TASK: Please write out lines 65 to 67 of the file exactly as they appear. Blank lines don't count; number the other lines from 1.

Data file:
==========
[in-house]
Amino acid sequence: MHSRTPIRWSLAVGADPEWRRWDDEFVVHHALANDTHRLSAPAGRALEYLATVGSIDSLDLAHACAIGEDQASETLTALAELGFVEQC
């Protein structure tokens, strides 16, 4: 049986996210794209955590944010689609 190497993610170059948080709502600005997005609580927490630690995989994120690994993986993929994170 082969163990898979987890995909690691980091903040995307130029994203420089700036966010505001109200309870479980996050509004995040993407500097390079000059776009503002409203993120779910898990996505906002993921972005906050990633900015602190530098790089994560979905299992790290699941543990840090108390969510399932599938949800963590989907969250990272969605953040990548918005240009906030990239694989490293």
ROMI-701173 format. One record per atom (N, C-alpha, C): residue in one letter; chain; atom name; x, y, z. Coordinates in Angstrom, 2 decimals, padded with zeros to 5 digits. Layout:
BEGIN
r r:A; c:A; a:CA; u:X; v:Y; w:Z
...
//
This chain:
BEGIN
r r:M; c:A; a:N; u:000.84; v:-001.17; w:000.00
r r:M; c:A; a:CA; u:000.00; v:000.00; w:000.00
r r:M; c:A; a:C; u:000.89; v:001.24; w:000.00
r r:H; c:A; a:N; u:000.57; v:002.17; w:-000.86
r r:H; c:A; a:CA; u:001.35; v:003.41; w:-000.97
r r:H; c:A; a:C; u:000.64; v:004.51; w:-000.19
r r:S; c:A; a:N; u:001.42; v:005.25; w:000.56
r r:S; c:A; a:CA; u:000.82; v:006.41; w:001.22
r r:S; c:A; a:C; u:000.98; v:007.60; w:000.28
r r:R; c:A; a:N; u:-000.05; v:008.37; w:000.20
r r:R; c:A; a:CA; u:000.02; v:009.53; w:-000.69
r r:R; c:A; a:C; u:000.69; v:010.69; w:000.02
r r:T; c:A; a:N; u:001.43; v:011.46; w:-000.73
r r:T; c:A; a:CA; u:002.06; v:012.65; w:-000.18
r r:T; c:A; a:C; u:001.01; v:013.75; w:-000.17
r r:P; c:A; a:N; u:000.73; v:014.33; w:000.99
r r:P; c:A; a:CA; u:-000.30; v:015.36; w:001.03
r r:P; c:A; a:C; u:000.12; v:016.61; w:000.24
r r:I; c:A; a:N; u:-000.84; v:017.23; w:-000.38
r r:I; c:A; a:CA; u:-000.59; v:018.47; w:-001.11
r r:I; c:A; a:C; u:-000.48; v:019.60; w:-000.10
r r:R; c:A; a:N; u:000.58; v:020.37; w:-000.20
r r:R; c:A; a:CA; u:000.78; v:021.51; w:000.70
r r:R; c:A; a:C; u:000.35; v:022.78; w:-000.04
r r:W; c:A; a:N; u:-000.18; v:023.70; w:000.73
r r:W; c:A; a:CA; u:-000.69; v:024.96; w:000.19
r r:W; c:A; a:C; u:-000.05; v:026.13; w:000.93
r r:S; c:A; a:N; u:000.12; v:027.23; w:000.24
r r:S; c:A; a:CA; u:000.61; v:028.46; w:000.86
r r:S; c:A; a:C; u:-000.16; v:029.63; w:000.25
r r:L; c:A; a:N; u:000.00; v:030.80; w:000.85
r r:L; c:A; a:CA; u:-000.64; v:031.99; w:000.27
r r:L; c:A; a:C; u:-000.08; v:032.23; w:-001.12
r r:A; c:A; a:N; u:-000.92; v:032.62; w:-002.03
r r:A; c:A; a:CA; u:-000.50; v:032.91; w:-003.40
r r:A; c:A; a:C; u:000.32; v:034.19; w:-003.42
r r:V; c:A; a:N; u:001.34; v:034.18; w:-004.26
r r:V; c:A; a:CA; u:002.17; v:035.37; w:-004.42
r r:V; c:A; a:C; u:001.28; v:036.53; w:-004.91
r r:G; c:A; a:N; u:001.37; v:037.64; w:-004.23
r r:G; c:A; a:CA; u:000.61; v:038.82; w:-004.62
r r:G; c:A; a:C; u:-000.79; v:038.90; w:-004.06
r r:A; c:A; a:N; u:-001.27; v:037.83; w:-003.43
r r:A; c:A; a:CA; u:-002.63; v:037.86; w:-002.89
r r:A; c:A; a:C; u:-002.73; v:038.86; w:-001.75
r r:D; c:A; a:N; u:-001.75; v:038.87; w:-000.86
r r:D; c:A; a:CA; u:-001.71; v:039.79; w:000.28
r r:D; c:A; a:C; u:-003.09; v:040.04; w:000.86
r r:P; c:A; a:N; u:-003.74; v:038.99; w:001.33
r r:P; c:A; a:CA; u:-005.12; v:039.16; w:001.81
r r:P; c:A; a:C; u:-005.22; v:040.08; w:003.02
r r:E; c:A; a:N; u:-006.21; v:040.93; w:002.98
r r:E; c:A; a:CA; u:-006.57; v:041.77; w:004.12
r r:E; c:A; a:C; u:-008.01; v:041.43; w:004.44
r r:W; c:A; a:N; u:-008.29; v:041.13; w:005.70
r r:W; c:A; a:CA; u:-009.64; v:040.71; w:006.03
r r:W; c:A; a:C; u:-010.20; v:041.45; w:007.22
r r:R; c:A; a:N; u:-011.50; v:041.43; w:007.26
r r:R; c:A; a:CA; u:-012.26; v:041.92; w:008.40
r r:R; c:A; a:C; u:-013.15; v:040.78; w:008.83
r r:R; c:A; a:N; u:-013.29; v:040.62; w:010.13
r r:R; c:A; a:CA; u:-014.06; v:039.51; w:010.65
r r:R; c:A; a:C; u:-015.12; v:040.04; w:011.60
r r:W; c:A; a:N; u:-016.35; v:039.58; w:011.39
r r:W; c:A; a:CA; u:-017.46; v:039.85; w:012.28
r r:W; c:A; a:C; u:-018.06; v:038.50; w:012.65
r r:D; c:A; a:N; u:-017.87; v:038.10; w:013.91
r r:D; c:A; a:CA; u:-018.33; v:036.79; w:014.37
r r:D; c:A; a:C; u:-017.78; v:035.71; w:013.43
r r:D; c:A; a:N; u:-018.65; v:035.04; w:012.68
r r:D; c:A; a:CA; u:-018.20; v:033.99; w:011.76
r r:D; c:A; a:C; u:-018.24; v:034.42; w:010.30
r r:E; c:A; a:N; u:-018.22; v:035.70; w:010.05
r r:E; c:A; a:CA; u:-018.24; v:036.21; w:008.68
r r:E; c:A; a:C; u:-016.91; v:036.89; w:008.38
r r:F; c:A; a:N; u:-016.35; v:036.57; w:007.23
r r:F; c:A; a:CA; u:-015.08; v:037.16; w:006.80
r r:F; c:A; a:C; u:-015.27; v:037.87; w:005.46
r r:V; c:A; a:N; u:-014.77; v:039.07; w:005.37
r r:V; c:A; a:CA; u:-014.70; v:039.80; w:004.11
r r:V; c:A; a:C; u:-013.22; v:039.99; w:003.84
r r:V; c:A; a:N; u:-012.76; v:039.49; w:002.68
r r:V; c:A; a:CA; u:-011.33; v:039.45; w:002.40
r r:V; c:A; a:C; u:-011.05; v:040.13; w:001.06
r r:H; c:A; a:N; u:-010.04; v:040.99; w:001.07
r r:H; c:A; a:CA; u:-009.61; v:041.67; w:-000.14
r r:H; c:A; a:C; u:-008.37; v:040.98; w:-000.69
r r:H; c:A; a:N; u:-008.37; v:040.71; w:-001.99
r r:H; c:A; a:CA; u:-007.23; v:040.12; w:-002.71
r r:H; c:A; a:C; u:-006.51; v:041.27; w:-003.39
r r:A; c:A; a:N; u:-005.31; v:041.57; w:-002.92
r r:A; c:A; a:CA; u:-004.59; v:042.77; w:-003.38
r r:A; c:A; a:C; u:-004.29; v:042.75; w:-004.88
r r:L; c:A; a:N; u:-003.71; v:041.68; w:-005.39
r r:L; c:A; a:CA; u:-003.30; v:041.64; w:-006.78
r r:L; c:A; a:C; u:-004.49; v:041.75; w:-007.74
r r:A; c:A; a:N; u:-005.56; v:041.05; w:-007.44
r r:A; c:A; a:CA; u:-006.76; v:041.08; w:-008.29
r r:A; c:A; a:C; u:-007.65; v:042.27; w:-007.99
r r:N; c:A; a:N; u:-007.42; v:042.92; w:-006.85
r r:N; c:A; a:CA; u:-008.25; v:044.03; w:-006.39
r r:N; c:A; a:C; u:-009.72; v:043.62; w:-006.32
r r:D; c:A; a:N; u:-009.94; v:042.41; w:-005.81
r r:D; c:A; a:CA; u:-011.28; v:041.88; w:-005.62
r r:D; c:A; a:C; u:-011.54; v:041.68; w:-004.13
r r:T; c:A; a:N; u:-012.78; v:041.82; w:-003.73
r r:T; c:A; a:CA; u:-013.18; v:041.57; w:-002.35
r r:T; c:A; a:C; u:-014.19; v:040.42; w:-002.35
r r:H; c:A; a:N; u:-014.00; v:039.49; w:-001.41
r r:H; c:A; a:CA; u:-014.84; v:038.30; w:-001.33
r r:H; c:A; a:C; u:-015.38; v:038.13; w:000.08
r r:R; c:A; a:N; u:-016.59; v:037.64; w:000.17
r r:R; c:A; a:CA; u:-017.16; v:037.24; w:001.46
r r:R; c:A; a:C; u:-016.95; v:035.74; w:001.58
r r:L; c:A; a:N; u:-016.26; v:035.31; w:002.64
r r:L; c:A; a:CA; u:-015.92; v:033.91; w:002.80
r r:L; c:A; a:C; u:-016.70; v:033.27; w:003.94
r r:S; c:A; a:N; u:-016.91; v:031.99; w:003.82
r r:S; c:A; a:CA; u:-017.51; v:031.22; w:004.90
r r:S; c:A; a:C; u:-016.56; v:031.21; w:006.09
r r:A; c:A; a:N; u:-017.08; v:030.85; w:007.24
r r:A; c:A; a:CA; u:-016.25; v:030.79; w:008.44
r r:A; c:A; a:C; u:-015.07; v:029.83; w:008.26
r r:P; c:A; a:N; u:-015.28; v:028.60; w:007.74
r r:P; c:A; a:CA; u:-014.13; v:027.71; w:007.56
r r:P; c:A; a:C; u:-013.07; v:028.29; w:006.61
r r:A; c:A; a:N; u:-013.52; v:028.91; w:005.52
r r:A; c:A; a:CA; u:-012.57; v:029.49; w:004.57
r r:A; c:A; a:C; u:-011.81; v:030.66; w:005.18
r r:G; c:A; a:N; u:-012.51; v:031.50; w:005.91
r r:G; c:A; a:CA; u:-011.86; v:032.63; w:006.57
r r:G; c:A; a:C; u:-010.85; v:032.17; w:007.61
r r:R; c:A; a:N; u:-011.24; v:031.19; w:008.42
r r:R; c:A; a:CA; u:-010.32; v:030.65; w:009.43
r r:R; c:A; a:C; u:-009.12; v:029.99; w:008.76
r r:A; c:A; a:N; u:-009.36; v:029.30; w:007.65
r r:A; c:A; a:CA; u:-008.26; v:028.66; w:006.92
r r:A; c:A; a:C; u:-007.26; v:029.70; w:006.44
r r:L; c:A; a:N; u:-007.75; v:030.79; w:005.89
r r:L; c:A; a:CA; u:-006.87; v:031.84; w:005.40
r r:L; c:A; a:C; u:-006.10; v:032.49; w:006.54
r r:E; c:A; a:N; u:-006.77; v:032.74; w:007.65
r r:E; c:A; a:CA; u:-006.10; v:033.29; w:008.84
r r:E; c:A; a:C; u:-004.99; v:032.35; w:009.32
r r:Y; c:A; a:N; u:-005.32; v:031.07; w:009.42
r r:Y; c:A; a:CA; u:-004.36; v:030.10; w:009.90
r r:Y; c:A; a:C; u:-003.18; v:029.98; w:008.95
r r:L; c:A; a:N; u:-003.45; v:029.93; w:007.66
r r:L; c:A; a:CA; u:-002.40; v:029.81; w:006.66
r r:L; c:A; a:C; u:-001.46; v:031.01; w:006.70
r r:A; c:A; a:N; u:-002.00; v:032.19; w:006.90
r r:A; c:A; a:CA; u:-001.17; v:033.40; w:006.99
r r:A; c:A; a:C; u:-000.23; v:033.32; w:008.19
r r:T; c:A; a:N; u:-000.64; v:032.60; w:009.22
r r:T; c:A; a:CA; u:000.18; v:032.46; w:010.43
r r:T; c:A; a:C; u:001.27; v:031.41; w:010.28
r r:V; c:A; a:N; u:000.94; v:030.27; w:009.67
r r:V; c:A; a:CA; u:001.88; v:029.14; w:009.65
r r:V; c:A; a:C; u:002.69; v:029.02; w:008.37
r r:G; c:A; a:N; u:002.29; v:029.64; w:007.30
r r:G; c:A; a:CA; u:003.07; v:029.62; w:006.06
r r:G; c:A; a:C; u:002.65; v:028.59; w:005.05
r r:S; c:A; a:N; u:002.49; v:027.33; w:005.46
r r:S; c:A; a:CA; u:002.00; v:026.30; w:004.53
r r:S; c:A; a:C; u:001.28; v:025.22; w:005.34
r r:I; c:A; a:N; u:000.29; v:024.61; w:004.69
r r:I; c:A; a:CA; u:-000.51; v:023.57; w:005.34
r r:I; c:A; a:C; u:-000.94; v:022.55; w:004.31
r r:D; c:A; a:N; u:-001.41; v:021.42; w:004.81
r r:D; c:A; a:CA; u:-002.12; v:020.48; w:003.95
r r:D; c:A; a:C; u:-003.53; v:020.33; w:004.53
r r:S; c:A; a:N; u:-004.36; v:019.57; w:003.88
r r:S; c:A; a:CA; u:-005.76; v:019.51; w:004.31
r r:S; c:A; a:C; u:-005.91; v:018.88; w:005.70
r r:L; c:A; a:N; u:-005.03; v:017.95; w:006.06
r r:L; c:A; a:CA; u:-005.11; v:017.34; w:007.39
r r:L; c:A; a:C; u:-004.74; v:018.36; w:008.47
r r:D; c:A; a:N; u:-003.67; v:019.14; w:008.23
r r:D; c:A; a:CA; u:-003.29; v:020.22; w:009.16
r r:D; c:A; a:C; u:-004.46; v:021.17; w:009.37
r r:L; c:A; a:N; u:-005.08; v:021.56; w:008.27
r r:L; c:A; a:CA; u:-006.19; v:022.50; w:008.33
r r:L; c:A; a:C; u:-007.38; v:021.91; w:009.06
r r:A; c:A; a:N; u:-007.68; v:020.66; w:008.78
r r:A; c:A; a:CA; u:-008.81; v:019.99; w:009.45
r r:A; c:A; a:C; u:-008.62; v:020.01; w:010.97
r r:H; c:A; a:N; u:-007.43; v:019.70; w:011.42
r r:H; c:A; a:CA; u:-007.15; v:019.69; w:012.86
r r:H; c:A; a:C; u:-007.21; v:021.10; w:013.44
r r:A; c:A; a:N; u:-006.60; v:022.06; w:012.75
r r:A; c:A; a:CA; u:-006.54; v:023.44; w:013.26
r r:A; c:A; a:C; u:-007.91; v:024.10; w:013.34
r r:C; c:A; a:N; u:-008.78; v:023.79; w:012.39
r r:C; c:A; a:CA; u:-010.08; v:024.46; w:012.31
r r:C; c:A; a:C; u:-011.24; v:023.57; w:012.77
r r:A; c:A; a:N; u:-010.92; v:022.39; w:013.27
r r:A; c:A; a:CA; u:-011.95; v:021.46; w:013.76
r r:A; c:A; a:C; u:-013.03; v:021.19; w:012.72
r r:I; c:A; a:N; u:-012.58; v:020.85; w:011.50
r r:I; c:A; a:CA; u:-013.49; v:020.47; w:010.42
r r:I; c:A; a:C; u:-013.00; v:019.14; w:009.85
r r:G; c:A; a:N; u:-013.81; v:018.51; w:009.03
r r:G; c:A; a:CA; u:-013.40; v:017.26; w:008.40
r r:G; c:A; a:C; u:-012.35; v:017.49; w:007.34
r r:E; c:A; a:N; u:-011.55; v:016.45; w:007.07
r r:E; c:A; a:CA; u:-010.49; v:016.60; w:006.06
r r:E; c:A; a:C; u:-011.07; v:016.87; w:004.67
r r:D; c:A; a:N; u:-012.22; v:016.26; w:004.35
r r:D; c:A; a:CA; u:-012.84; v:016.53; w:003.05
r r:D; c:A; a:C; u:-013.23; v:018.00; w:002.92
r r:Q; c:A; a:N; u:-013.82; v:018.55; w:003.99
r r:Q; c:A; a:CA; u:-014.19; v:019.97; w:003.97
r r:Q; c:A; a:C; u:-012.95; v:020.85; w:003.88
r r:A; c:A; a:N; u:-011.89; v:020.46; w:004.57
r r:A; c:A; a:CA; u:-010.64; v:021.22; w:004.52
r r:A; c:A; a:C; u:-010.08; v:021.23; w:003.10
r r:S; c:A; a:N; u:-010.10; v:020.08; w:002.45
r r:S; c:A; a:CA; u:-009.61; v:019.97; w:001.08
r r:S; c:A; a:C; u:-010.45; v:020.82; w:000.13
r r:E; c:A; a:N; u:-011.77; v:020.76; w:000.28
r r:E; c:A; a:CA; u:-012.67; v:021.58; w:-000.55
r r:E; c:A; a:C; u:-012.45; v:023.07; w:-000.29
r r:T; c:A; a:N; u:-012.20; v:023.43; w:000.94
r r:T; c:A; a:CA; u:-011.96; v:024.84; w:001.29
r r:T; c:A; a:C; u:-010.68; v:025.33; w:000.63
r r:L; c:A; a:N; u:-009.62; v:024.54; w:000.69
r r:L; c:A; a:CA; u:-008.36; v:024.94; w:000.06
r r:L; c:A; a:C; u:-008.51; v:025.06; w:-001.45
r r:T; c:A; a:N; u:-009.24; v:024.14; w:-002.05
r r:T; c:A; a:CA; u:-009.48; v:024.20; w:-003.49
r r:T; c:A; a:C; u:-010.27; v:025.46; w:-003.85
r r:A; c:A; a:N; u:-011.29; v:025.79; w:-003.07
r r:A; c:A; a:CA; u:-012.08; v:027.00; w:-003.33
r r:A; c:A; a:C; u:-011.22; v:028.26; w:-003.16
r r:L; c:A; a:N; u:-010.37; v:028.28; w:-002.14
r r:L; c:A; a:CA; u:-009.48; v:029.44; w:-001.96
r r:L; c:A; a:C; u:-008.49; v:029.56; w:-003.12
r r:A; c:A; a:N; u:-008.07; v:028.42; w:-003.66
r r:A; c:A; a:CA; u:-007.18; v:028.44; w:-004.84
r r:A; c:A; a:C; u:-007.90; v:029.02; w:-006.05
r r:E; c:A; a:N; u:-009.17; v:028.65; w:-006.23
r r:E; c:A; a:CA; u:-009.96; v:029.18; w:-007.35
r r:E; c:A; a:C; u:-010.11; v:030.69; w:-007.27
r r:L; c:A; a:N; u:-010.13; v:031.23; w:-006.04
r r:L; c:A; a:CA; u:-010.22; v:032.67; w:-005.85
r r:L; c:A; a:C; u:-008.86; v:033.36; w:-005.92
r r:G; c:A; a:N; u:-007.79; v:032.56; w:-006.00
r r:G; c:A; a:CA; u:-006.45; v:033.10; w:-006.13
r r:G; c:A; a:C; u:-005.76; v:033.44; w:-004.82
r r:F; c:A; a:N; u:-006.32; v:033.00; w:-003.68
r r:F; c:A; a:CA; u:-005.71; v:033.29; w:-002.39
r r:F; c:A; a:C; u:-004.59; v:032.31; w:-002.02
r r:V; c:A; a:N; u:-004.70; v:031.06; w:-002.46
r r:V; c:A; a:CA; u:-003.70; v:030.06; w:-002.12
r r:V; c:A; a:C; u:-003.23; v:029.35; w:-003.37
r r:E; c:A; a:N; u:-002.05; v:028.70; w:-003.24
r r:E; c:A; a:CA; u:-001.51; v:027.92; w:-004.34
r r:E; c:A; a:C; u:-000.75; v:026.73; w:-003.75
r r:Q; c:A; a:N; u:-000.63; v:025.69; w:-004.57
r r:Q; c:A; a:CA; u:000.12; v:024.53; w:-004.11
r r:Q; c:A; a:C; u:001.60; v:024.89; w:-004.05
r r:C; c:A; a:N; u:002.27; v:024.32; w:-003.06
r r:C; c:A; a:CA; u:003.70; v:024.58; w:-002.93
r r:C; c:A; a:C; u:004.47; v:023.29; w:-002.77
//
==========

r r:W; c:A; a:N; u:-008.29; v:041.13; w:005.70
r r:W; c:A; a:CA; u:-009.64; v:040.71; w:006.03
r r:W; c:A; a:C; u:-010.20; v:041.45; w:007.22